U.S.-based mining group Walter Energy Inc is to buy Canada's Western Coal for C$3.3 billion ($3.3 billion) to create one of the largest producers of steel-making metallurgical coal.

The deal shows how surging global steel production, driven mainly by China, is stimulating M&A activity in the mining sector, with coal producers scrambling to take advantage of booming Asian demand.

Walter Energy will pay C$11.50 a share, a 56 percent premium to Western Coal's closing price on November 17, the day before Walter Energy announced its proposal.

This is a transformative transaction at a time when global demand for metallurgical coal is surging, said Joe Leonard, interim Chief Executive of Walter Energy.

The enlarged company will have total coal reserves of about 385 million tons and expects to produce more than 20 million tons of coal by 2012.

Under the deal, Western Coal shareholders will get about C$2.1 billion in cash and own about 14 percent of the enlarged company.

The transaction is expected to boost Walter Energy's earnings per share in the first full year after completion which is expected by the second quarter of 2011.

Walter Energy had said on November 18 that it was in talks to buy its Canadian peer and on Thursday extended the 14-day period for exclusive talks.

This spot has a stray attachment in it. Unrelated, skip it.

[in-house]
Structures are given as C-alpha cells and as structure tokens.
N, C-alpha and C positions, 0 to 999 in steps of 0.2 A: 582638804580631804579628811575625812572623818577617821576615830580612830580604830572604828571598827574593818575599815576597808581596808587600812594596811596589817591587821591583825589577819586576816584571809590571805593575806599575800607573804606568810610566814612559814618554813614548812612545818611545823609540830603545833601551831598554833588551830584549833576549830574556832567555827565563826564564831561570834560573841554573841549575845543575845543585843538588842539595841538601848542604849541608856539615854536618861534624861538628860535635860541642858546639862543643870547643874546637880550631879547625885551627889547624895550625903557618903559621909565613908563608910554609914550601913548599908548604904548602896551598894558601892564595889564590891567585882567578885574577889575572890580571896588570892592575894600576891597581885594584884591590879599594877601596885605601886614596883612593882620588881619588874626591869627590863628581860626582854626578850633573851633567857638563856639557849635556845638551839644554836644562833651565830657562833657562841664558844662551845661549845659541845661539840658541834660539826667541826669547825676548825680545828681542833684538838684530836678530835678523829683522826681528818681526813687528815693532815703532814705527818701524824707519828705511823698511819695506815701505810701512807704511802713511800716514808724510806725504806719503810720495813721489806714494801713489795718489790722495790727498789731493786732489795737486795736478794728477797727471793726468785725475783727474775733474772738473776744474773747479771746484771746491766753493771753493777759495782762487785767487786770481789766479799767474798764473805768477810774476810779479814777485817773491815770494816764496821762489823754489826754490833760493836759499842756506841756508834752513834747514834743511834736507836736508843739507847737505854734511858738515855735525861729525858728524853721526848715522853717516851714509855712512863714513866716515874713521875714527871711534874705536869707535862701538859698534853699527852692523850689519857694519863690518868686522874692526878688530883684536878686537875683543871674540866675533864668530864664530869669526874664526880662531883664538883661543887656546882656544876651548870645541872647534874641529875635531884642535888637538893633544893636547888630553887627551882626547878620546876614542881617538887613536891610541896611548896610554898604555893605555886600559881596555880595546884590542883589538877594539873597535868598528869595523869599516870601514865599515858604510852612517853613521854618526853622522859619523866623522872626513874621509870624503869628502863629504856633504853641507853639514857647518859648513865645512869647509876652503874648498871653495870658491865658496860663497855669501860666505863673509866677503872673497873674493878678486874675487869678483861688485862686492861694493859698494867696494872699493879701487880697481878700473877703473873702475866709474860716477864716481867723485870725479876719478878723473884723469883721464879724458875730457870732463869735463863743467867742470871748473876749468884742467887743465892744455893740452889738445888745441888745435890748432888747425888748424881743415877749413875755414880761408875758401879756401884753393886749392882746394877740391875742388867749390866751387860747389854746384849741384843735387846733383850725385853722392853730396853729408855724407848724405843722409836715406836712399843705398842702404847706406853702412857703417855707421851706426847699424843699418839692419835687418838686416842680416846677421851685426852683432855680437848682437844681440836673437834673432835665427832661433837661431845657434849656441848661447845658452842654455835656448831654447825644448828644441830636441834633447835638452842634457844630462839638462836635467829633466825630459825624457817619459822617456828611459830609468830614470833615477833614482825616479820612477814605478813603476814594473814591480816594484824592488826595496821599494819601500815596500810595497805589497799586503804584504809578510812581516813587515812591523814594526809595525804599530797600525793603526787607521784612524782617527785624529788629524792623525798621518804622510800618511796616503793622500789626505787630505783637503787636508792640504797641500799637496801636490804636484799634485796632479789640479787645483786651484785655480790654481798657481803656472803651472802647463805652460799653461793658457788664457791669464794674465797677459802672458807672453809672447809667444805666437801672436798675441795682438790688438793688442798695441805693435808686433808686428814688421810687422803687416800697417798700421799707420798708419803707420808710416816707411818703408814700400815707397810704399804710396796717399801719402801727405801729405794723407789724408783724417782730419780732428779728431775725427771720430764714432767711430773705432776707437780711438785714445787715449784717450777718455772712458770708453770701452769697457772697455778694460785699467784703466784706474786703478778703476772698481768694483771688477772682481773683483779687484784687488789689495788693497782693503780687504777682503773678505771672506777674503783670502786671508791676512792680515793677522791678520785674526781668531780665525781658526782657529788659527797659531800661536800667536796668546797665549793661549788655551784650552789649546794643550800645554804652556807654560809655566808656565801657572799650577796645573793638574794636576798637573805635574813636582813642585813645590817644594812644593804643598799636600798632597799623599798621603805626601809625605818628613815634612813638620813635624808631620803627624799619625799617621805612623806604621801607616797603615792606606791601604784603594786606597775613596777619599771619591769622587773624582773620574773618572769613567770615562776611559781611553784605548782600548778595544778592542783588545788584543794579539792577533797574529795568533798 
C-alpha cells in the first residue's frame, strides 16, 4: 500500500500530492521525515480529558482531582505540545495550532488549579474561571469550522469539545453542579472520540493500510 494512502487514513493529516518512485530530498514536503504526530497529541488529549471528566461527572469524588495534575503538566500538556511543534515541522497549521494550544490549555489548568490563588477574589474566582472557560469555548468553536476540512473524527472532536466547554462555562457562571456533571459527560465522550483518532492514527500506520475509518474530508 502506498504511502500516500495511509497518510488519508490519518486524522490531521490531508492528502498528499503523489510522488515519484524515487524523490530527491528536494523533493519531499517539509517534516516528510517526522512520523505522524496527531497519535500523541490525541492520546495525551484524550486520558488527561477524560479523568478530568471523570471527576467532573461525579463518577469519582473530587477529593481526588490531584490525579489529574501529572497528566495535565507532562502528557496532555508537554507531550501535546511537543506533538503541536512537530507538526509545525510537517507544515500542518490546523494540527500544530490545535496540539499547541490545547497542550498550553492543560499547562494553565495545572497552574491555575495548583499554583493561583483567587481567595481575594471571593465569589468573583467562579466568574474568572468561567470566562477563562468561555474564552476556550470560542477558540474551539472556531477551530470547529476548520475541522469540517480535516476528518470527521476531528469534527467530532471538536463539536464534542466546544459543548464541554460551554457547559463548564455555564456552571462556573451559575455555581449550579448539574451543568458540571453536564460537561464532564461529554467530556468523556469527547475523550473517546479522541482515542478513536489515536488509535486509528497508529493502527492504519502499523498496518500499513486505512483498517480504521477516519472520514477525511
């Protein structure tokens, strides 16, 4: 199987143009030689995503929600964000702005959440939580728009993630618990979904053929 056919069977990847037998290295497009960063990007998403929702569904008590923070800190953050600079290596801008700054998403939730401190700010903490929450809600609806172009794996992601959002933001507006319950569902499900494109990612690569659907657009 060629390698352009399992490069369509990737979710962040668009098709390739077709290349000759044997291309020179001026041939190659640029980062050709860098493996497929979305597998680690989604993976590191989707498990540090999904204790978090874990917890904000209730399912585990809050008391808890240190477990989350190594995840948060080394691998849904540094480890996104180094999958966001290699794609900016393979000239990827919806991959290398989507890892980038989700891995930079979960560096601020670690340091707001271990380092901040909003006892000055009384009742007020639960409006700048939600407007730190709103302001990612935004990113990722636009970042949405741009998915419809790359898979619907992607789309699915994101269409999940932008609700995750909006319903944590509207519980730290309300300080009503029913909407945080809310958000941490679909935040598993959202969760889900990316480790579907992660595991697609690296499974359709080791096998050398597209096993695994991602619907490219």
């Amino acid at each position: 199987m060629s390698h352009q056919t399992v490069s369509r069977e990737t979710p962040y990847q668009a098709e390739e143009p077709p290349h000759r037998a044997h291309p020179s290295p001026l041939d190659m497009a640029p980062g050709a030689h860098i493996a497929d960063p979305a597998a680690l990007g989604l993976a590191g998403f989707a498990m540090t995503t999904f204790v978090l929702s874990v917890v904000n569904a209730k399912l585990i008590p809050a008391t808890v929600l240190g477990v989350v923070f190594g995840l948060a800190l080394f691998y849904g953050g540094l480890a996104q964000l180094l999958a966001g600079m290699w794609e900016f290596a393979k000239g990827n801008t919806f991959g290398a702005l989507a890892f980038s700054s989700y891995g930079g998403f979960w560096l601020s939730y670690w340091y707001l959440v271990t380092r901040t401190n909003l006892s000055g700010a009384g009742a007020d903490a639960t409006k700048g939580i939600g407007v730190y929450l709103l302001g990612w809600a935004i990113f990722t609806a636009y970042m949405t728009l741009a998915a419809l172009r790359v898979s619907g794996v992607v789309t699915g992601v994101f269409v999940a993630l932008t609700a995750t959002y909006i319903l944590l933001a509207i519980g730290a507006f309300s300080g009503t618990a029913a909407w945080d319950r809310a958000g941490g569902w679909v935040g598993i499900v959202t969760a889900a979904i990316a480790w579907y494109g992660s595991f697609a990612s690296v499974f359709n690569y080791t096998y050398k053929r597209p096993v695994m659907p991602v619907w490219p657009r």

The completion of the deal is contingent on approvals by Canadian courts and at least two-thirds of Western Coal shareholders' votes, including Walter Energy and Audley Capital.

Other regulatory approvals, and a majority of the votes cast by Western Coal's shareholders excluding Walter Energy and Audley Capital, at a special meeting of shareholders, are also required.

Hedge fund Audley Capital, which owns about 18 percent in Western Coal, netted a C$650 million windfall from the bid, marking a return to prominence for managing partner Julian Treger.

Western Coal's financial adviser is RBC Capital, and Walter Energy is being advised by Morgan Stanley & Co.

Steelmaking or metallurgical coal is a key ingredient used in about 70 percent of worldwide steel production and with steel demand forecast to hit a record 1.34 billion tonnes in 2011.

Our combined production capacity and geographic footprint leaves us extremely well positioned to benefit from favorable sector dynamics driven by increased steel production in markets such as China, India and Brazil, said Leonard.

Shares in London-listed Western Coal were up 7.2 percent at 0933 GMT, outperforming a 0.1 percent climb in a British mining index <.FTNMX1770>

(Additional reporting by Gowri Jayakumar in Bangalore; Editing by Matt Scuffham and Jane Merriman)